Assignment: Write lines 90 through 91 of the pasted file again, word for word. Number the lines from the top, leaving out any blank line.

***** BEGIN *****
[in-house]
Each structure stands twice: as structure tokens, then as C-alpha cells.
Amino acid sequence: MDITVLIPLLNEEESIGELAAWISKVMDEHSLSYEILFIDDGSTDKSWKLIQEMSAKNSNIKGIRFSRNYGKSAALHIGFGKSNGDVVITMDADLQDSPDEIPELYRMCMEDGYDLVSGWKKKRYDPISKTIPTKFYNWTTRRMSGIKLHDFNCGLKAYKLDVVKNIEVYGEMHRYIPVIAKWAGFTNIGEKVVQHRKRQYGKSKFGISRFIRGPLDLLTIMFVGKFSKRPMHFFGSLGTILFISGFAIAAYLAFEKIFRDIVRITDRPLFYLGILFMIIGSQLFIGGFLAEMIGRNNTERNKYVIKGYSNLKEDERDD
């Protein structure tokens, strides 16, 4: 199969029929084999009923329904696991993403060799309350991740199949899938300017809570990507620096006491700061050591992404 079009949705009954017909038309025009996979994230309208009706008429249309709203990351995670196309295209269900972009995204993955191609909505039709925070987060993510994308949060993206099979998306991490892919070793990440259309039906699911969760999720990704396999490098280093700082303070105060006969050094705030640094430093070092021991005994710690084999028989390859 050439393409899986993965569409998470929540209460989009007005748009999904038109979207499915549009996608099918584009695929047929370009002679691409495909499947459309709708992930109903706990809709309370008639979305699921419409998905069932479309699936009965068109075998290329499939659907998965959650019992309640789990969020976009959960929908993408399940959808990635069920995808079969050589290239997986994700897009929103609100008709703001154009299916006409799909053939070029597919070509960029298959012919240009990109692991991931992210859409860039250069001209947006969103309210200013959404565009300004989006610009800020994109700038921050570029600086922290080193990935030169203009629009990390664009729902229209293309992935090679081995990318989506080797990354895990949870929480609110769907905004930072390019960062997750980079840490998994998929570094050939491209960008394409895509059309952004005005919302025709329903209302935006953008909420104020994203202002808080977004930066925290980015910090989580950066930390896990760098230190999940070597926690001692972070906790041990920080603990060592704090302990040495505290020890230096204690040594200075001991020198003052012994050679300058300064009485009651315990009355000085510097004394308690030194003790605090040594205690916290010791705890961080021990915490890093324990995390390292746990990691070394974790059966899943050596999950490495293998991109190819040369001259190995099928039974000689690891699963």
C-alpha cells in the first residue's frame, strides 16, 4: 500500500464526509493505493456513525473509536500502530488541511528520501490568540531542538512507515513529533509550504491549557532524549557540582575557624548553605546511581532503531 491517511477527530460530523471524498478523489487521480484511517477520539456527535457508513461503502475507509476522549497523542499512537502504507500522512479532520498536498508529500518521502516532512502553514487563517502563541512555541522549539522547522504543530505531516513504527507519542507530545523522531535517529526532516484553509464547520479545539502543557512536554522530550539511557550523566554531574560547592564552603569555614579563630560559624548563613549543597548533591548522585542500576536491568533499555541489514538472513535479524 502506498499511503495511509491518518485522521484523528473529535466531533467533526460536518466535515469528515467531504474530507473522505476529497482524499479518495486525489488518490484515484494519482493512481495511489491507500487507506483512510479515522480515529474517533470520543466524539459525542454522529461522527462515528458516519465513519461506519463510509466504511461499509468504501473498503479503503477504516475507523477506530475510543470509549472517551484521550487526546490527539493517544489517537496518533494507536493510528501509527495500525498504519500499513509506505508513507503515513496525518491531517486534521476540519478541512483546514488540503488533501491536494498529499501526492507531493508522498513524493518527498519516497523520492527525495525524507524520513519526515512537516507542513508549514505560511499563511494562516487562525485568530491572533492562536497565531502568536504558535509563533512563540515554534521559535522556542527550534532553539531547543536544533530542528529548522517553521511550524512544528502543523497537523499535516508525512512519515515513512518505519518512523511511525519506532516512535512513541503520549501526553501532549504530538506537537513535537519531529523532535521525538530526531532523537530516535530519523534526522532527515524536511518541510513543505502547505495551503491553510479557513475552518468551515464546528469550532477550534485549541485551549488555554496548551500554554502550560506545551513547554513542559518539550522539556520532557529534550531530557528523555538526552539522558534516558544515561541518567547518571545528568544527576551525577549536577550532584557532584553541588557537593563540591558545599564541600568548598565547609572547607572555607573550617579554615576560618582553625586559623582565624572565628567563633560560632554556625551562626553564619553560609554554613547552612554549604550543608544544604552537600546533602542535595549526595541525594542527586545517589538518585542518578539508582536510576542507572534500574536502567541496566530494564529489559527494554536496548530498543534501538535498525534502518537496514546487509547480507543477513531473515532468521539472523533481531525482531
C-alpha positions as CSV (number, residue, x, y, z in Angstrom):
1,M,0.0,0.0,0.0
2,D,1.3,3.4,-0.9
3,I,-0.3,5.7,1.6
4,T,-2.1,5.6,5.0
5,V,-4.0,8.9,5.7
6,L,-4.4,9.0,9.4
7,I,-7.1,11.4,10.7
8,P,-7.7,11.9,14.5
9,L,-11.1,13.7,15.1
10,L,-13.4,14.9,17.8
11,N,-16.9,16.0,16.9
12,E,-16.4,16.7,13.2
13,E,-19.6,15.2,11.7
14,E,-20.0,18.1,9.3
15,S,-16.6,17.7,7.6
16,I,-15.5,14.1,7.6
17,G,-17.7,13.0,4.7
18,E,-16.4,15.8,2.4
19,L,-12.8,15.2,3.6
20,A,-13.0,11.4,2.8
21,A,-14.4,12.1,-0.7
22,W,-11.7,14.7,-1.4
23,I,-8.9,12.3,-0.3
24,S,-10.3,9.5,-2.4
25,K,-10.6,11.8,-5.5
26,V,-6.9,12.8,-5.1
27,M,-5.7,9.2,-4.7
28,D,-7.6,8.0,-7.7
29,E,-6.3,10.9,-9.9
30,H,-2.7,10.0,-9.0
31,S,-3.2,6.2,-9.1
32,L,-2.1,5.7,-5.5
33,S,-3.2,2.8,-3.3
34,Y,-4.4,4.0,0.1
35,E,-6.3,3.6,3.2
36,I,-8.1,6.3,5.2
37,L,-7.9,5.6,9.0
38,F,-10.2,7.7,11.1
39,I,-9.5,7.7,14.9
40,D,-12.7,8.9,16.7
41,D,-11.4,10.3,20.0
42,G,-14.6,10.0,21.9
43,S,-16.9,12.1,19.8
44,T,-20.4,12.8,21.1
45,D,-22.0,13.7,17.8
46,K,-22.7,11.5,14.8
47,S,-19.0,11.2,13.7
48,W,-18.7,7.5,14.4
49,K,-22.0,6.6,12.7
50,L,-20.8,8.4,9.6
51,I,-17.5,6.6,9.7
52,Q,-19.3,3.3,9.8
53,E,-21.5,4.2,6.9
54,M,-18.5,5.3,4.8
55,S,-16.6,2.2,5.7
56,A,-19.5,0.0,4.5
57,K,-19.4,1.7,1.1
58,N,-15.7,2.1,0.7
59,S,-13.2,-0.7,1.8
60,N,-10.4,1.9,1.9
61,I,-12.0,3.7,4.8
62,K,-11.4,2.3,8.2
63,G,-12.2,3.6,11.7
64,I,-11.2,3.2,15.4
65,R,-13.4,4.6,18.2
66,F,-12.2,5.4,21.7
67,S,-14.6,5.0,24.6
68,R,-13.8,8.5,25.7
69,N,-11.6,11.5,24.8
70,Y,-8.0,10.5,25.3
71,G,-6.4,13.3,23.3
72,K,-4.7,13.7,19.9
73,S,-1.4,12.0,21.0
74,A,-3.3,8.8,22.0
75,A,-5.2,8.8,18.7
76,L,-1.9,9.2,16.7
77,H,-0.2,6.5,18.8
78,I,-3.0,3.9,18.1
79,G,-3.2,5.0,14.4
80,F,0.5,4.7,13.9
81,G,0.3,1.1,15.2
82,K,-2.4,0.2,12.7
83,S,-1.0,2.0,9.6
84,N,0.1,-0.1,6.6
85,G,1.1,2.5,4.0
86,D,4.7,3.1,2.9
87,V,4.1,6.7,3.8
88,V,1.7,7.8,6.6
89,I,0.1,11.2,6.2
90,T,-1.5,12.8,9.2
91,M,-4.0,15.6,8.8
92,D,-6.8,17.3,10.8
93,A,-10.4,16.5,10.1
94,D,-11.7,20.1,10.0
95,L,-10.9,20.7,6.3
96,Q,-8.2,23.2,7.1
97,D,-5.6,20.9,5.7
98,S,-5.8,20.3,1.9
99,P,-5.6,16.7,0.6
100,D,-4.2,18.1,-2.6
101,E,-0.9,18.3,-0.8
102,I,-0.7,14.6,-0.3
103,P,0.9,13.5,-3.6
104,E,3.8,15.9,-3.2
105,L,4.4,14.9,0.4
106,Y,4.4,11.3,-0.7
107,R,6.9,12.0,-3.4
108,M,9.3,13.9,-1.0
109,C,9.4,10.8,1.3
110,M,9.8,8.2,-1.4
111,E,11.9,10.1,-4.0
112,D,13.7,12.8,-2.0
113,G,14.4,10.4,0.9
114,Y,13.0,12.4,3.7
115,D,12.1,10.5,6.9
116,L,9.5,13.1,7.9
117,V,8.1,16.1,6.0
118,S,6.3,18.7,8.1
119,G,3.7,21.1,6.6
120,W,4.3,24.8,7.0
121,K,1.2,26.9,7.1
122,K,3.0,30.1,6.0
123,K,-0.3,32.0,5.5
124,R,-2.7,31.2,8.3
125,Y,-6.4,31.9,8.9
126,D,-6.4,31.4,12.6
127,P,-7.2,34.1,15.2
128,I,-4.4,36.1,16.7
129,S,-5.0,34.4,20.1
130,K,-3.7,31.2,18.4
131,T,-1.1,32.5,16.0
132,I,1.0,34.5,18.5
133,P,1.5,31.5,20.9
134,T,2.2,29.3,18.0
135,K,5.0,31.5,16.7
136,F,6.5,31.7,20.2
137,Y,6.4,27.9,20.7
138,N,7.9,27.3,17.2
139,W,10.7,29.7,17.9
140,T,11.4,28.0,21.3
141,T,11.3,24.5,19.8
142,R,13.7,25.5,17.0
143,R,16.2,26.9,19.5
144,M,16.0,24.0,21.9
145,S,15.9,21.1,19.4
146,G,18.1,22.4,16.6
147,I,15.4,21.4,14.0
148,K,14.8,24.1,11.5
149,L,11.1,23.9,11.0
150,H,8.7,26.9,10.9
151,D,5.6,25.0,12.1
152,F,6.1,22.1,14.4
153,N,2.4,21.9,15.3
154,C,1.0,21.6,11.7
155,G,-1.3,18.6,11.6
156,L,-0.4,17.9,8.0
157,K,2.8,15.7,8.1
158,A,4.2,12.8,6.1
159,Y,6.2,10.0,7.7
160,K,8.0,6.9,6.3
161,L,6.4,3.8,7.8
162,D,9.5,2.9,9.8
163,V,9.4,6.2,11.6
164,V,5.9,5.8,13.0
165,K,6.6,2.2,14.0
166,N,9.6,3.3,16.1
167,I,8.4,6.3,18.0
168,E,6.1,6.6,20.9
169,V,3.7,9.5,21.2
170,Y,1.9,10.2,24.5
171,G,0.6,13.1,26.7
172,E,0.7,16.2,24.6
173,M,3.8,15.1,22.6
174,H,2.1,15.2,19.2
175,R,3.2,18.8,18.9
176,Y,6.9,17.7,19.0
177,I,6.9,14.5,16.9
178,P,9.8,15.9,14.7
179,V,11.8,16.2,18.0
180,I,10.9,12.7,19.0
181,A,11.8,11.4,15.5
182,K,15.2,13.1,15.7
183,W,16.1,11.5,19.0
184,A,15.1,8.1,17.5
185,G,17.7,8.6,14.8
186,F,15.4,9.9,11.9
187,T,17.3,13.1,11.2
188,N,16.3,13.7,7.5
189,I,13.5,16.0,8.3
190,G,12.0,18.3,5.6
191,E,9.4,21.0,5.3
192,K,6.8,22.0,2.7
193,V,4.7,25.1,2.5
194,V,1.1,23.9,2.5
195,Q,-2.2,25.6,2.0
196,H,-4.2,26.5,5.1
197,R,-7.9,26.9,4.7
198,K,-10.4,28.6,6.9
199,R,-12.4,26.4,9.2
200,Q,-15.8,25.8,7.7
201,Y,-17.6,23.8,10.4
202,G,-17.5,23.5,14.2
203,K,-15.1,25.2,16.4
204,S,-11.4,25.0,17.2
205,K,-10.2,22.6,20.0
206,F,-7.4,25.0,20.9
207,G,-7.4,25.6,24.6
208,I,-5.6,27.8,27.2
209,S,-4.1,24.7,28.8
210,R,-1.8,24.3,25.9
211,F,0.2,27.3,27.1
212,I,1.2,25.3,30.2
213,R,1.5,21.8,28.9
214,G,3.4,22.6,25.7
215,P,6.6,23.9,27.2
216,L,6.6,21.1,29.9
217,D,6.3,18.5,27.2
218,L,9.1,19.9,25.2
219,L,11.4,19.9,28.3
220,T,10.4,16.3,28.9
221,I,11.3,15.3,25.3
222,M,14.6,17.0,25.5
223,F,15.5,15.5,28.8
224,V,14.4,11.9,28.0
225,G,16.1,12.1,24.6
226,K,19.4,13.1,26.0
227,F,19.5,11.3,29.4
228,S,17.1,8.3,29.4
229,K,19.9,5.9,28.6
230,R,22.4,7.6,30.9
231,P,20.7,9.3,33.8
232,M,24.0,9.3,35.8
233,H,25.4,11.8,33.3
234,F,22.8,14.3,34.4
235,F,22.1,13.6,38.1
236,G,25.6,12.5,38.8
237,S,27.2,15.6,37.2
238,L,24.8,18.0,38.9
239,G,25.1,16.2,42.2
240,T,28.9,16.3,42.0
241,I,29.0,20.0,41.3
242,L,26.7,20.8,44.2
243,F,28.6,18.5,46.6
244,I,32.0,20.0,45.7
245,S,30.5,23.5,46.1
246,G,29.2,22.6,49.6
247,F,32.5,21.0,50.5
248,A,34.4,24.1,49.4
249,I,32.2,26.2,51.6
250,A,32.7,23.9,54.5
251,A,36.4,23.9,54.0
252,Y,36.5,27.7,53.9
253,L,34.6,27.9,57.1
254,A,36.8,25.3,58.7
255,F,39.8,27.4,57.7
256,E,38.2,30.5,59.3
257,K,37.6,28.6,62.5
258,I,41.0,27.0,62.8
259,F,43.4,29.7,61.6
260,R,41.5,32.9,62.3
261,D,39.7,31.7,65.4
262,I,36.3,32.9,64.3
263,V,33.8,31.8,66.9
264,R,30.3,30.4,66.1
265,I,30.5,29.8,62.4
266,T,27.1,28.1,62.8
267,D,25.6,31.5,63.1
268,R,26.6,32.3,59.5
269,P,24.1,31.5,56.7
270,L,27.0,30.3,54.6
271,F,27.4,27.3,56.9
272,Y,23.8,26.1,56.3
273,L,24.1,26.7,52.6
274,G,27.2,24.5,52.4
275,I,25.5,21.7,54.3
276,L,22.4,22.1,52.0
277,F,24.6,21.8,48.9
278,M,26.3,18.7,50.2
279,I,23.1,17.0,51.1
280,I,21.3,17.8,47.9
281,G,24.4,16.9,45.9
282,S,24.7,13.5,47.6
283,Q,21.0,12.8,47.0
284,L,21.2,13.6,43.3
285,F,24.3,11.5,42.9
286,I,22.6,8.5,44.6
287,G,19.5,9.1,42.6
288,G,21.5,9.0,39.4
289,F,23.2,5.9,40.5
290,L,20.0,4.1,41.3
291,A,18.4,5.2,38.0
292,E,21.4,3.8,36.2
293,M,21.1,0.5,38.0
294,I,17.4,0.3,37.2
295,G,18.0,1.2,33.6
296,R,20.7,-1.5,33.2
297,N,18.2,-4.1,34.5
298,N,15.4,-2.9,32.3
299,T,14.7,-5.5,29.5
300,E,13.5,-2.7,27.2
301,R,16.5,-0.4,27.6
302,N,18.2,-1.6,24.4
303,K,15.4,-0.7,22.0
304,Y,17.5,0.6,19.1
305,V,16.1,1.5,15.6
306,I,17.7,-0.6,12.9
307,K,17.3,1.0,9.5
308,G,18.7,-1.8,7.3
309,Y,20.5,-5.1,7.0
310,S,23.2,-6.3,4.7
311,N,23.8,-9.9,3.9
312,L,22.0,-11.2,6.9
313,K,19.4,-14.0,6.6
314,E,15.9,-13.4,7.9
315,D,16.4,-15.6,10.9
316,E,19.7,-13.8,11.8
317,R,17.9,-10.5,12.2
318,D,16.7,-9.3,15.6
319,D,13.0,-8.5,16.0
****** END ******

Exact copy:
84,N,0.1,-0.1,6.6
85,G,1.1,2.5,4.0